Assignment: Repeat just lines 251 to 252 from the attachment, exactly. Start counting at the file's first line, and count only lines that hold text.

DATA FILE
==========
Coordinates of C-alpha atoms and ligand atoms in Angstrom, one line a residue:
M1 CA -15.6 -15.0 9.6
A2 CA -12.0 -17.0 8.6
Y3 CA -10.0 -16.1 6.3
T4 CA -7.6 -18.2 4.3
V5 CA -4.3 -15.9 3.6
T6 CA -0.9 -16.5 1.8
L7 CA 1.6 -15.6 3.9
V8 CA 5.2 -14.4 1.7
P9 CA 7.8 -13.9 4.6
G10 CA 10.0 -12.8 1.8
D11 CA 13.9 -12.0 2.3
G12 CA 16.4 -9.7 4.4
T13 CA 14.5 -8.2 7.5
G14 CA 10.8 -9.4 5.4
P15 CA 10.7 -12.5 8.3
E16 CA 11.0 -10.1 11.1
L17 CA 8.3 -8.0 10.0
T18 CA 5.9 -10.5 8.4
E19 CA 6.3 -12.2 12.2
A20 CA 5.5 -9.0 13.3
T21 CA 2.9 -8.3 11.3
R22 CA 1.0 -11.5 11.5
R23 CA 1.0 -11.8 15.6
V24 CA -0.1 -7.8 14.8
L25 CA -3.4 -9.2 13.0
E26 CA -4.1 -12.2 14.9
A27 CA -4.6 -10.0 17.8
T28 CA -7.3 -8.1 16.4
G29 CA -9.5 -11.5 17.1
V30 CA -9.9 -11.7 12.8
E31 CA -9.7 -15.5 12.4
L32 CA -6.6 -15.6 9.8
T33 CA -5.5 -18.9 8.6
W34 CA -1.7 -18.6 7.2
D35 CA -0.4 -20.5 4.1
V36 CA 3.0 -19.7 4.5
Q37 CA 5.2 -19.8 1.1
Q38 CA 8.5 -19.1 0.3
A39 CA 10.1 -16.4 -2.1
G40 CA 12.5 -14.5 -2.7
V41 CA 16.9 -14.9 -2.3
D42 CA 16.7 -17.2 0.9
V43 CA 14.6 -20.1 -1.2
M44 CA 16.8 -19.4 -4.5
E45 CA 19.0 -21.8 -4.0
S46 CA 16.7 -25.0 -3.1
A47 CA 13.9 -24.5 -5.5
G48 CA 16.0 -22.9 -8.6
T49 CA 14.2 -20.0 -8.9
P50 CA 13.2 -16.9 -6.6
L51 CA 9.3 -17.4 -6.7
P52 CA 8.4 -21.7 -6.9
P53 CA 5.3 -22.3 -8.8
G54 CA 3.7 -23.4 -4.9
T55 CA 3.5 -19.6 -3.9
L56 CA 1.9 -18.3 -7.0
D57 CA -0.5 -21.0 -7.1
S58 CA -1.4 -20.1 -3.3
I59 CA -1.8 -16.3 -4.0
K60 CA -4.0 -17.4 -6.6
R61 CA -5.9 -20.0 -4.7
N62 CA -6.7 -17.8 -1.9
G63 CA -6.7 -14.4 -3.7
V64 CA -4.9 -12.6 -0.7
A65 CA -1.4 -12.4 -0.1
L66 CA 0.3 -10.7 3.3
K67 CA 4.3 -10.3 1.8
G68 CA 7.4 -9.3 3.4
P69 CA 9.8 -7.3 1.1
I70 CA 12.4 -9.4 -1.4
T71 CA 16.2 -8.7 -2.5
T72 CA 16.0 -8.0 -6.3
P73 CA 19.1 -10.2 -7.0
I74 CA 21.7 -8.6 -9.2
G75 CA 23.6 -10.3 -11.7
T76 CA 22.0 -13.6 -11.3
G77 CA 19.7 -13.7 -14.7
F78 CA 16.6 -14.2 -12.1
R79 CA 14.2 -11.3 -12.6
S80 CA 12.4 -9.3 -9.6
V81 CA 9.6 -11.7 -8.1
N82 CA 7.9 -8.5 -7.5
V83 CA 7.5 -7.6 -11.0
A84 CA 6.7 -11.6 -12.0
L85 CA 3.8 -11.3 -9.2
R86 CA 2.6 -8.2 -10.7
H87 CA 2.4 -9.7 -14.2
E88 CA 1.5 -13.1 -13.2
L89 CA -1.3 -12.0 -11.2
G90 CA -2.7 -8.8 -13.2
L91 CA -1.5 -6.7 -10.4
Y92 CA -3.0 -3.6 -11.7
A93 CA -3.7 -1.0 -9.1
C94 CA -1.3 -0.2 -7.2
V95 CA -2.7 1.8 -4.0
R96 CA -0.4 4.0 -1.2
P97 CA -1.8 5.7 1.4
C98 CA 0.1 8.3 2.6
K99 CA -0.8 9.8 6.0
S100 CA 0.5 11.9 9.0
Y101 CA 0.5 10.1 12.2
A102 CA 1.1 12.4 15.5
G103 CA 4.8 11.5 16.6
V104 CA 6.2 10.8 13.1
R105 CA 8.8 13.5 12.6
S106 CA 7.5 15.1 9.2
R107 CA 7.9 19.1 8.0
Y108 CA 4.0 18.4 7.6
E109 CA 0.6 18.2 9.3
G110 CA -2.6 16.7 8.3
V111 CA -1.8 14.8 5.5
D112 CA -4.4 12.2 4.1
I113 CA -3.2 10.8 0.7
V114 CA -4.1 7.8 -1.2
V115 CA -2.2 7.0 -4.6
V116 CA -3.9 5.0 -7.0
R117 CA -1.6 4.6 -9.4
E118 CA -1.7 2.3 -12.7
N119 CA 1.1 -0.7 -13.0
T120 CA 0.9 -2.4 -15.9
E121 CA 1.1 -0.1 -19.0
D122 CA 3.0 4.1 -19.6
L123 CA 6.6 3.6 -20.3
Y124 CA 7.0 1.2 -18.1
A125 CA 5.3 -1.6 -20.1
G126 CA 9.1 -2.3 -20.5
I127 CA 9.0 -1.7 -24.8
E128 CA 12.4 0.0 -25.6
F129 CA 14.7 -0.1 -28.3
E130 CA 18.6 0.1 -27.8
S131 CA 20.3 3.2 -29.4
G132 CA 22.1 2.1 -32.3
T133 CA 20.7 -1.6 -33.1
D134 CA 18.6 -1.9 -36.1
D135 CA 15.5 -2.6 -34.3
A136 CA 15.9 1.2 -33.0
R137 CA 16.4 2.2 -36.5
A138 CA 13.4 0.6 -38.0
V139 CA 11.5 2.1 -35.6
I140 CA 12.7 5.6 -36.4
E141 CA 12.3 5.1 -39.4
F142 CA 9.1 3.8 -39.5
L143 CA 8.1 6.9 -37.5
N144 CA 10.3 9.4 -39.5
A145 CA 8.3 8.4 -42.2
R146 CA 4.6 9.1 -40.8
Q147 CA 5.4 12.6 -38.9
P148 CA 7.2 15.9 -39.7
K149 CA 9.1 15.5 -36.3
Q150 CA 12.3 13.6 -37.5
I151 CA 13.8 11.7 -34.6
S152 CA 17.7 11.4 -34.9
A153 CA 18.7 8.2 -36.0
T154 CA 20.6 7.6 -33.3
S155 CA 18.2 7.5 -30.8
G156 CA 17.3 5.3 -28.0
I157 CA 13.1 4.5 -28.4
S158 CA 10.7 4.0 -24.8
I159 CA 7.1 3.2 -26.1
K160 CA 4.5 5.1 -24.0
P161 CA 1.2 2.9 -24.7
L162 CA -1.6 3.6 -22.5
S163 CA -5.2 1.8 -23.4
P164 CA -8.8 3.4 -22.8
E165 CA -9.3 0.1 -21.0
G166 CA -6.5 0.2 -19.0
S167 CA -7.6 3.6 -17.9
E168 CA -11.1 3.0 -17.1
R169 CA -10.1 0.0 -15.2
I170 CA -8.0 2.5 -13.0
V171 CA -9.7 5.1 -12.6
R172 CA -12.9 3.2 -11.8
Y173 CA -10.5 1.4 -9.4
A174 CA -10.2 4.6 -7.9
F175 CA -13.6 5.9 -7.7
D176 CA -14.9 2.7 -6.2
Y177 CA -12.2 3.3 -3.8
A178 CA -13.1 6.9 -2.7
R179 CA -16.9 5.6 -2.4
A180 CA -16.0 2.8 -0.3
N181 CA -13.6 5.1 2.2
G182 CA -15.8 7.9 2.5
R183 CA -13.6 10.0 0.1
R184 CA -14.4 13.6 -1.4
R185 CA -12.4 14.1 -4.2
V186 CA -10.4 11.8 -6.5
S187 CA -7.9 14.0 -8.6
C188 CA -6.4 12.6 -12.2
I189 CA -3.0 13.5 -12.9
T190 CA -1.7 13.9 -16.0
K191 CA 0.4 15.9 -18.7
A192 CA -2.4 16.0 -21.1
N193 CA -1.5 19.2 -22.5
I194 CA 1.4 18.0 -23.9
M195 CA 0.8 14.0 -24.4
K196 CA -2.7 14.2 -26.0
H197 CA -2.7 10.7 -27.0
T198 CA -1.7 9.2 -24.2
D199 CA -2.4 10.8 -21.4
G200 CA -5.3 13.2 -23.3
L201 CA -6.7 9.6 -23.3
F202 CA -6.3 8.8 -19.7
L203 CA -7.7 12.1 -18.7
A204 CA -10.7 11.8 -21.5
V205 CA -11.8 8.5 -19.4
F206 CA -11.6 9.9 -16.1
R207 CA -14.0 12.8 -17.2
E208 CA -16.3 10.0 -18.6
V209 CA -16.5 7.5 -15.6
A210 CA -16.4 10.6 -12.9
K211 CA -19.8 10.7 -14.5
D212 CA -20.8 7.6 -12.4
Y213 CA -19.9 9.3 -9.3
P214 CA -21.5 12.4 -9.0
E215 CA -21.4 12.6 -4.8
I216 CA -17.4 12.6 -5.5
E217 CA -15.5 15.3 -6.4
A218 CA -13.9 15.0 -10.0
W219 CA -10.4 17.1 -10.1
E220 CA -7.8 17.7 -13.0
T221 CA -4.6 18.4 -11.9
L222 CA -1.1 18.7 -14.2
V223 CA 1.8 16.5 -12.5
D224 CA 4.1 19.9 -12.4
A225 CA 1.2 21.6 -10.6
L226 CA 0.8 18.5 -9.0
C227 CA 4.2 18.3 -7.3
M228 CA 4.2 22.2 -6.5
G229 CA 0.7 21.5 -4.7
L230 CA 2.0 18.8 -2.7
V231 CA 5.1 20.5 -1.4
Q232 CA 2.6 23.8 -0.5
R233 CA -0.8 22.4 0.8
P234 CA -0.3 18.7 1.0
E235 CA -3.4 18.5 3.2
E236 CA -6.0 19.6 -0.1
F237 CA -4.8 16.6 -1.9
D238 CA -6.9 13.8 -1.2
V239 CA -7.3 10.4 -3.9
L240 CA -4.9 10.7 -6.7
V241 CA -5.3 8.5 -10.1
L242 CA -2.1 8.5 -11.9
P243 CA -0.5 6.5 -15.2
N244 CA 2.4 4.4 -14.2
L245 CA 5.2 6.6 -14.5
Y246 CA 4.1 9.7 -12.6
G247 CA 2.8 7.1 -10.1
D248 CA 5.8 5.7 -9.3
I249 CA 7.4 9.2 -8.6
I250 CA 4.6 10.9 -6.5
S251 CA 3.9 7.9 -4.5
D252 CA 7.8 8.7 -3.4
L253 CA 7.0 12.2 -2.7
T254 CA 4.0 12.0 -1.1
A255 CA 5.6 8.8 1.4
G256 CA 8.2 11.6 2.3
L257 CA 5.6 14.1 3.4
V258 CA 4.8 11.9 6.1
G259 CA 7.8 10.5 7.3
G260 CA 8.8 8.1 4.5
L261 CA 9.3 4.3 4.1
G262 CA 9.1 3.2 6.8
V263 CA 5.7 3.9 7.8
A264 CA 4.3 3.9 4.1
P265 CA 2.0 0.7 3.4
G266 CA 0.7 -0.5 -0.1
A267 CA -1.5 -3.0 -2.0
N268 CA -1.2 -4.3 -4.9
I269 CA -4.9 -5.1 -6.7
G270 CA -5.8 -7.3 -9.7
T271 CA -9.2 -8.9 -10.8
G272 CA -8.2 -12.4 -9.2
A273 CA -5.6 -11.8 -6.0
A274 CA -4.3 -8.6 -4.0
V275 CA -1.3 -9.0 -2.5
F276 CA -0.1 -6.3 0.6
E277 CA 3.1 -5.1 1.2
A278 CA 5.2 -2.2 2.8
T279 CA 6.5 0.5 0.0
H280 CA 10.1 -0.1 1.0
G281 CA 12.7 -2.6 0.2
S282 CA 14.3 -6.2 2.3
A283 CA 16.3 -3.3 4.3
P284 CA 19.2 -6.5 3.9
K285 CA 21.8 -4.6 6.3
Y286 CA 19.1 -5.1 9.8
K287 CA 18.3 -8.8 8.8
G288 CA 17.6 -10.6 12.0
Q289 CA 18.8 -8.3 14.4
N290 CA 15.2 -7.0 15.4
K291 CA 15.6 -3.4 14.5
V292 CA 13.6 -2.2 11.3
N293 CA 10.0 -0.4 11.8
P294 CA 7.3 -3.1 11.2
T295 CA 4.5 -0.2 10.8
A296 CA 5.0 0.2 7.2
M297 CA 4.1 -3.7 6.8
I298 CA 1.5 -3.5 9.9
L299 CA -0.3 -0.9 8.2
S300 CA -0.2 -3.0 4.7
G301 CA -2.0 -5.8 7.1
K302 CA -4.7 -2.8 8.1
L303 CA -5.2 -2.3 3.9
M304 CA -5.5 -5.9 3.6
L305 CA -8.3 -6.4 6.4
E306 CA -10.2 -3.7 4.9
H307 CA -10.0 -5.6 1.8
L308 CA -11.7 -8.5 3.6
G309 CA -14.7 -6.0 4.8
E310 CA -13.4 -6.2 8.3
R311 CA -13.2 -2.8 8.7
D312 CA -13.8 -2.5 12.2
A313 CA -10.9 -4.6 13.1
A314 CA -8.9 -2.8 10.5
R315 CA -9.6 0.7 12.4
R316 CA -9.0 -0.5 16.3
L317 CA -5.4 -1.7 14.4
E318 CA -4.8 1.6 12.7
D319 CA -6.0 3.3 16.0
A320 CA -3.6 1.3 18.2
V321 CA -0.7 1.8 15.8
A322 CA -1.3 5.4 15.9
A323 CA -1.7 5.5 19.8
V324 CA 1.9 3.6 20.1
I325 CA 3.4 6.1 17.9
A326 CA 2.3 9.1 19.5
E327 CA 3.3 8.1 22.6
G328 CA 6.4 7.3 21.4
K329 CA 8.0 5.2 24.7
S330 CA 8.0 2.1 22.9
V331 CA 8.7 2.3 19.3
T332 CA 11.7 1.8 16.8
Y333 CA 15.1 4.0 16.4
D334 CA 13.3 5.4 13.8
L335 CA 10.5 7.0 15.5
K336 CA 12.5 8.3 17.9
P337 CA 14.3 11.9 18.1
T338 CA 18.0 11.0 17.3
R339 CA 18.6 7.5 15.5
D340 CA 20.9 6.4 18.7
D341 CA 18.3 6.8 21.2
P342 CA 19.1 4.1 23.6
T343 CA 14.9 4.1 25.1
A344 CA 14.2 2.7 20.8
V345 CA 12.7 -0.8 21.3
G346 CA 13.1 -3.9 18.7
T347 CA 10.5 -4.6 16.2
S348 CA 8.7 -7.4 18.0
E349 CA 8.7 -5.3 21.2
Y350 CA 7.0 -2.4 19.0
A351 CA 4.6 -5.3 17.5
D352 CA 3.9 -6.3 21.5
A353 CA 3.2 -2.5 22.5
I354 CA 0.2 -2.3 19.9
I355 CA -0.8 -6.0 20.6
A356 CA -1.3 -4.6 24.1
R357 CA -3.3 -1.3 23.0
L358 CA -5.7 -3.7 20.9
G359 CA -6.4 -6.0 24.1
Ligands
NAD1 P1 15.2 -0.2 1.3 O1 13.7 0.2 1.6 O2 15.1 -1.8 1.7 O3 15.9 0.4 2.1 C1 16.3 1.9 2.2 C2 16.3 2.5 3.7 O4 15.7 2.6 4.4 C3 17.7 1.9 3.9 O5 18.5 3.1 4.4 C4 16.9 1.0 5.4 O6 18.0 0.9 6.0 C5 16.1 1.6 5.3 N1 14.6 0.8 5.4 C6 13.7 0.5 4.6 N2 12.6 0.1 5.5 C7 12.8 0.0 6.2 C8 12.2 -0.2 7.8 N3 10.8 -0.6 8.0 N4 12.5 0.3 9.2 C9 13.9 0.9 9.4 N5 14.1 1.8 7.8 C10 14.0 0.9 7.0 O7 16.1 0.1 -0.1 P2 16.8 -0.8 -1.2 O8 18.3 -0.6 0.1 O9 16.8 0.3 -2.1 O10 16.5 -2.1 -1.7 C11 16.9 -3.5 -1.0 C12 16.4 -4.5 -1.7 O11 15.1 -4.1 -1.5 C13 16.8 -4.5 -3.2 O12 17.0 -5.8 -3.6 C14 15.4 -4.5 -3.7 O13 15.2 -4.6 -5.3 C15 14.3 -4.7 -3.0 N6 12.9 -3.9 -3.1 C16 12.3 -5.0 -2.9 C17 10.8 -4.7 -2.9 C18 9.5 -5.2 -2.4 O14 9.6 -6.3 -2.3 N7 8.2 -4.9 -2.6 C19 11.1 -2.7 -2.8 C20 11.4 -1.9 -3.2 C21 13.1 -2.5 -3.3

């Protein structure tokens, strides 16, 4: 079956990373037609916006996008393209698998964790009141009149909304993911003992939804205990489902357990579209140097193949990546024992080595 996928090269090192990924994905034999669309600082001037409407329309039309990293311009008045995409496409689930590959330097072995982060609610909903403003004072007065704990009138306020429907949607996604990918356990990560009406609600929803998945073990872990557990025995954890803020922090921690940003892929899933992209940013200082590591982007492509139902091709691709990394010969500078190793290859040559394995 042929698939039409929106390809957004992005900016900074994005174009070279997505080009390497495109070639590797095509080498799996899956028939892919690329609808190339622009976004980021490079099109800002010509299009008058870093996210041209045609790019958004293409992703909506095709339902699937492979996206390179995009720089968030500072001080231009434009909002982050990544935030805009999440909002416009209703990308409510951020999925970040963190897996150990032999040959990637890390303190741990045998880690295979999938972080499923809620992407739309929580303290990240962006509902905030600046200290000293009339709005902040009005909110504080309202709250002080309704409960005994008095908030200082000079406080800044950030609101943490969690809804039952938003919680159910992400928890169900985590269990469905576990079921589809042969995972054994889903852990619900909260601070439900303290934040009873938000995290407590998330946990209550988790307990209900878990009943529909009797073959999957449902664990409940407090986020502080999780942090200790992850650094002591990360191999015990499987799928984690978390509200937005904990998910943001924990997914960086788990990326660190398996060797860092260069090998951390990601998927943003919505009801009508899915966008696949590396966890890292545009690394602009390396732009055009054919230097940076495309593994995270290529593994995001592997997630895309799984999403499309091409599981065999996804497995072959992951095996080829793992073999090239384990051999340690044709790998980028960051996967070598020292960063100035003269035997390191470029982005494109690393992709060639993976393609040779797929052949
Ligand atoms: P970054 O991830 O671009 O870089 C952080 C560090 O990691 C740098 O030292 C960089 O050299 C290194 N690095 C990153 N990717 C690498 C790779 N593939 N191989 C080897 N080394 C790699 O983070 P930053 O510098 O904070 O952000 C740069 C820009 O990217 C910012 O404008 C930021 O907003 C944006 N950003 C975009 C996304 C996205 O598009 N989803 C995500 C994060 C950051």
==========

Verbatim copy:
I250 CA 4.6 10.9 -6.5
S251 CA 3.9 7.9 -4.5